Quest for the Higgs Boson Hits the Silver Screen

A Q&A with producer David Kaplan about the making of "Particle Fever," a behind-the-scenes documentary at the Large Hadron Collider.

By Gemma Tarlach
Mar 7, 2014 7:30 PMNov 14, 2019 9:49 PM
Under the dome: Much of the movie's action is set in CERN's Globe of Science and Innovation. | PF Productions


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Particle Fever has all the trimmings of a Hollywood blockbuster: an epic quest, memorable characters, a tension-filled climax and a huge crash sequence. There’s also an ending that begs for a sequel. It’s got a romantic angle, too: The movie is, at its heart, a love story between physicists and the elusive truths they pursue.

The documentary takes viewers behind the scenes at the Large Hadron Collider (LHC) outside Geneva, Switzerland, from early test runs to the 2012 success of finding the Higgs boson. Fever handles the science nimbly, including perspectives of both theorists, who come up with ways to explain our universe, and experimentalists, who try to prove (or disprove) their ideas. But the movie’s greatest strength may be its human dimension. Following half a dozen scientists at different stages of their careers (and with different, often opposing viewpoints), Fever captures their personalities, their bickering and camaraderie, their dedication and, on occasion, well-earned jubilation.

After making the international film festival circuit in 2013, Particle Fever is getting wider release this spring. (Visit for the latest listings.) Producer David Kaplan, a physicist at Johns Hopkins University who conceived the film project and features prominently in it, talks with Discover’s Gemma Tarlach about bringing theories of the multiverse to your local multiplex.

David Kaplan | Will Kirk/Johns Hopkins University

Discover: How did you come up with the idea to make a movie about the LHC and the Higgs boson?

David Kaplan: I started out as a film major in college. But I decided film was too hard, so I switched to physics. I found it easier. [Laughs.] But I realized the Higgs experiment would revolutionize our field — or prove everything we’ve been doing might be worthless. Film was my most comfortable medium, so seven years ago I started taking cameras to presentations and talking to people like Sheldon Lee Glashow, a Nobel laureate in physics. I soon realized, however, that the film needed to be made with more technical proficiency.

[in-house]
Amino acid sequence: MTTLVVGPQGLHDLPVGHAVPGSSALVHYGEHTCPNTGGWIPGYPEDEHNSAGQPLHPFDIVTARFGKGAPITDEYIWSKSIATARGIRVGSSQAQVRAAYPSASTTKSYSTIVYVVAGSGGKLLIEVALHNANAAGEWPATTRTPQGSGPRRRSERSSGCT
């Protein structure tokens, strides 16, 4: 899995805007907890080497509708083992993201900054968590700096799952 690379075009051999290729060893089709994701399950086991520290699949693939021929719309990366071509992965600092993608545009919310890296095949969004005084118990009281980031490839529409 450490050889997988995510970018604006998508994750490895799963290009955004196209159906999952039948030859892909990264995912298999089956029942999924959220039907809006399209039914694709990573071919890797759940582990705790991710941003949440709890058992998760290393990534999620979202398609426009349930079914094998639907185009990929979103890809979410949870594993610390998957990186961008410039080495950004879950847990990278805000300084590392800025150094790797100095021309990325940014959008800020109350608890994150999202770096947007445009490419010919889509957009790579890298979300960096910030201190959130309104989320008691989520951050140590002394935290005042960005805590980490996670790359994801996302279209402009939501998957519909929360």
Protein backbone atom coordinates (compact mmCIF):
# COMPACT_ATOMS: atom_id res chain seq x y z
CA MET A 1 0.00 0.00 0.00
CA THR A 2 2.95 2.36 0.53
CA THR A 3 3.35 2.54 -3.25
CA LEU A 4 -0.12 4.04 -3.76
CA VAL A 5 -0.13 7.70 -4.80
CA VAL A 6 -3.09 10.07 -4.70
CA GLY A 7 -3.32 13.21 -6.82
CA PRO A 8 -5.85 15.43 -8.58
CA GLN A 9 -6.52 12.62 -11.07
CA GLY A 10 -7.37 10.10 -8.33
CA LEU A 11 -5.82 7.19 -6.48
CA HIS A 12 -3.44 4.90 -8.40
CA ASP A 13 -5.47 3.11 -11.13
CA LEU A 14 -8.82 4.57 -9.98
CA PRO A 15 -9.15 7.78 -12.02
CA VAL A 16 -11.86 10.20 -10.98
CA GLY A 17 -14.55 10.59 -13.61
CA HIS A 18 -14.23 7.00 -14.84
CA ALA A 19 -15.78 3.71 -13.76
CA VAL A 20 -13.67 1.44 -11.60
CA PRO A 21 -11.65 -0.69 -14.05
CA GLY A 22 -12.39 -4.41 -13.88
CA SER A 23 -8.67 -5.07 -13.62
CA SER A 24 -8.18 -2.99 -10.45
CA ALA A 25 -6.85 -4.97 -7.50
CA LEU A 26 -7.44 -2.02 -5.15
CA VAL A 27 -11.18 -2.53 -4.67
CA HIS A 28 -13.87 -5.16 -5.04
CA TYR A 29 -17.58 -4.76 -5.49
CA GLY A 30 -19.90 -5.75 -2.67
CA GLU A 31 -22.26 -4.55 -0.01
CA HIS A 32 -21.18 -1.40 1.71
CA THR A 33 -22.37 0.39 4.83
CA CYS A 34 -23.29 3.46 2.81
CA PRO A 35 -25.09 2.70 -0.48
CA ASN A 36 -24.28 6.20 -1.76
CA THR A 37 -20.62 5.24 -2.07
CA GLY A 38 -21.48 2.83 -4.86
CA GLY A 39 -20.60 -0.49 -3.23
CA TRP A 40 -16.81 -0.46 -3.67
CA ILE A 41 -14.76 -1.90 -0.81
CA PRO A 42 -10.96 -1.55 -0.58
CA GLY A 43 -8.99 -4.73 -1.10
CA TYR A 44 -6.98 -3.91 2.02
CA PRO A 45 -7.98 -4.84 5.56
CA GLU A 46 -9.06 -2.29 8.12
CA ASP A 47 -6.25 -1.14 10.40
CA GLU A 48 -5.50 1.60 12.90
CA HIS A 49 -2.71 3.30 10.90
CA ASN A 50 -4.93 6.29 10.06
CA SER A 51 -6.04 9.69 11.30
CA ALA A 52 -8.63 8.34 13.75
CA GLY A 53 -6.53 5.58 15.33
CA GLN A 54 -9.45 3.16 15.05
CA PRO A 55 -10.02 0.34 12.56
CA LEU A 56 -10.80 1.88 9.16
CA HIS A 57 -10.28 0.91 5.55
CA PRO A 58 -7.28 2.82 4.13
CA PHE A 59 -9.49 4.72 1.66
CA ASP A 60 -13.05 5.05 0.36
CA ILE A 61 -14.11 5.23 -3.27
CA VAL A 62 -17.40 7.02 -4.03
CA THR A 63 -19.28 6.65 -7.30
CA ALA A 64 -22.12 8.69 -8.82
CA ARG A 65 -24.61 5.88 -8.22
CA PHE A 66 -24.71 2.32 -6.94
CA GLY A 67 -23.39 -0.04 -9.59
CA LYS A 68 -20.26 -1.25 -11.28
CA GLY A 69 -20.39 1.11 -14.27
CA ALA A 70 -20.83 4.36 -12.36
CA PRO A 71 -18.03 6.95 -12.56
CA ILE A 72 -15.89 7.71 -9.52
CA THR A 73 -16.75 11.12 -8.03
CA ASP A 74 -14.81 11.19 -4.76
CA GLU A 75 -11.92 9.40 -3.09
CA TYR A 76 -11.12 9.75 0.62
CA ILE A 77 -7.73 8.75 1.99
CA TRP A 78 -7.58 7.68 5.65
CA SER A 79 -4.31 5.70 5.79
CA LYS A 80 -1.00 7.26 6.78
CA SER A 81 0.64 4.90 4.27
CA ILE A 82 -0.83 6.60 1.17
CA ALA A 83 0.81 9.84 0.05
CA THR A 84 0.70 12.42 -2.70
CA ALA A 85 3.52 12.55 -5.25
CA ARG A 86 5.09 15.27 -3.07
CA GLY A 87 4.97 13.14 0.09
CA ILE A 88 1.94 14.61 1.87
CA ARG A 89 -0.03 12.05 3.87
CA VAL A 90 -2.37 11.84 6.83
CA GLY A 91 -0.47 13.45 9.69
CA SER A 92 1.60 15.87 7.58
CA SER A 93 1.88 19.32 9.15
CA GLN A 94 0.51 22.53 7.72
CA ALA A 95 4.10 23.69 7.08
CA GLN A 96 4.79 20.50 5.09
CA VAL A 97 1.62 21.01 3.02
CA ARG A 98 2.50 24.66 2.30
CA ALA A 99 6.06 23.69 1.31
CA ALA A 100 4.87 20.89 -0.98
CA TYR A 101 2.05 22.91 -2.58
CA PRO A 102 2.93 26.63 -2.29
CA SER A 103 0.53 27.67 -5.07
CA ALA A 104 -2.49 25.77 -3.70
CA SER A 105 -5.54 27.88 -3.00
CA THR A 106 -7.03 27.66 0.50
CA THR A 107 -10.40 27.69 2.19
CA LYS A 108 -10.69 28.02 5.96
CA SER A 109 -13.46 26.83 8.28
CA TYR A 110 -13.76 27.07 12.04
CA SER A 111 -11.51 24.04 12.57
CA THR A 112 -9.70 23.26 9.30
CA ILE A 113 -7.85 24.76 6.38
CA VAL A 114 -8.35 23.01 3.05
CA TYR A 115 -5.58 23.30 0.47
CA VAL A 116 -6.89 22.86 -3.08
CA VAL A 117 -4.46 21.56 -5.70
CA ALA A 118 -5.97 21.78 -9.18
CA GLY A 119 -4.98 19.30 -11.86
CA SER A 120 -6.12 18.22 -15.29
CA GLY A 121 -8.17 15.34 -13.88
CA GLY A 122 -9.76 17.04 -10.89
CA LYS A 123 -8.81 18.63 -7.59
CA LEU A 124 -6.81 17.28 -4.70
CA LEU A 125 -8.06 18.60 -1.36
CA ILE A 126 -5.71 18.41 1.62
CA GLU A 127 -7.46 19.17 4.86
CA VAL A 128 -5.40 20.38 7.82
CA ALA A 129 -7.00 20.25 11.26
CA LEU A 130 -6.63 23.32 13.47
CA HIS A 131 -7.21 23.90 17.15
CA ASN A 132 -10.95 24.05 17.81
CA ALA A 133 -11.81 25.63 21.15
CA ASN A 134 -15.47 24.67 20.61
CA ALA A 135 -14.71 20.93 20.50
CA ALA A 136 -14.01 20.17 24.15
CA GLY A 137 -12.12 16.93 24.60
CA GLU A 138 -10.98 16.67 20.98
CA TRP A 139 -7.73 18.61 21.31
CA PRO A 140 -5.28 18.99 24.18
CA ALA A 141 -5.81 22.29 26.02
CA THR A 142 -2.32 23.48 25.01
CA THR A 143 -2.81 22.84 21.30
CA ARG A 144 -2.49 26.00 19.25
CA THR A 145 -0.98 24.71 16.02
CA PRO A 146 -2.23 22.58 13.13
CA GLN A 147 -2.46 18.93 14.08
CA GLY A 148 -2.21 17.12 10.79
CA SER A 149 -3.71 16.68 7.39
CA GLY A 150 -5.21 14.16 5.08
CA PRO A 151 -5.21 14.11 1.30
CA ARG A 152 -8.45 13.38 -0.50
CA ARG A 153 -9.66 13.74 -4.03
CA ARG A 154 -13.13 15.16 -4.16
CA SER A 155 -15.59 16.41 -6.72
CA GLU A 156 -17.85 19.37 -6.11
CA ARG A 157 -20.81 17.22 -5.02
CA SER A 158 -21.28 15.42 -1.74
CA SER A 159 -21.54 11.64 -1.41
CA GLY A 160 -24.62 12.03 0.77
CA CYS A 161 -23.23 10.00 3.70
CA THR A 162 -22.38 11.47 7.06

Once you brought on director Mark Levinson, who also has a doctorate in particle physics, and acclaimed film editor Walter Murch, who took home Oscars for both Apocalypse Now and The English Patient, was your role in the movie strictly on-screen?

DK: I’m a physicist, but when it came to being in the editing room, I was there, guiding the scenes to be sure they were true to the events. We wanted to show the real-time experience of being a scientist and of being unsure of the future. 

One of the most important things about this movie to me was that it was made by someone active on the cutting edge of physics, someone writing papers, responding directly to data, someone in it emotionally, with strong opinions and interacting with people in the community. I wanted it to really reflect the world as I knew it. I made the film because I wanted it to be made, not because I wanted to make it.

Why did you zero in on the hunt for the Higgs? Why not make a movie about, say, dark matter?

DK: The Higgs experiment was a unique opportunity. The thing about the Higgs was that you could predict either: One, the LHC would show it was there; two, it would show it was not there; or three, that it would show it was there but not in the way the standard model predicted. But you could predict a revolution was coming.

But with something like dark matter, we have an enormous amount of circumstantial evidence of a substance, not made of anything we know, dominating the universe, and in the simplest of theories, the LHC could be able to create it. Despite so much evidence for dark matter, we don’t know where or when it can be created.

And now that Higgs has been proven, is that the end of the story?

DK: No, not at all. There’s still more to learn. The Higgs doesn’t explain its own mass, or where the mechanism for it comes from in the first place, for example.

It’s fascinating to watch the drama at the LHC and the various research universities as events unfold. There’s a sense that every physicist on the planet was invested emotionally in finding the Higgs. What made the hunt so personal for so many?

DK: We’ve really gone without a major direct discovery of a new particle for many decades. Finding the Higgs gave everyone more confidence. Finding the Higgs was a massive relief: Thank God we got that stupid thing over with, now we can get on with deeper things. The Higgs was almost a burden because we usually don’t sit around and wait. The Higgs theories were first written in the early ’60s. Theory doesn’t take 30 or 40 years. But progress is extremely slow on the experimentalist side, partly because these experiments are extremely hard to do, but also for sociopolitical reasons. Our field is still getting over post-traumatic stress from the cancellation of the Supercollider [a planned particle accelerator in Texas that would have been larger than the LHC but was shelved in 1993].

What’s next for you? Are you tempted to go Hollywood?

DK: Personally, I think I’ve still got some physics in me. I’m happy to consult now with people on their film projects, but I’d like to spend the vast majority of my time doing physics. I’m on the edge between theory and experiment. There’s a place for theorists to think very creatively about possible experiments that might find things other experiments have missed. That’s the realm I want to think in.

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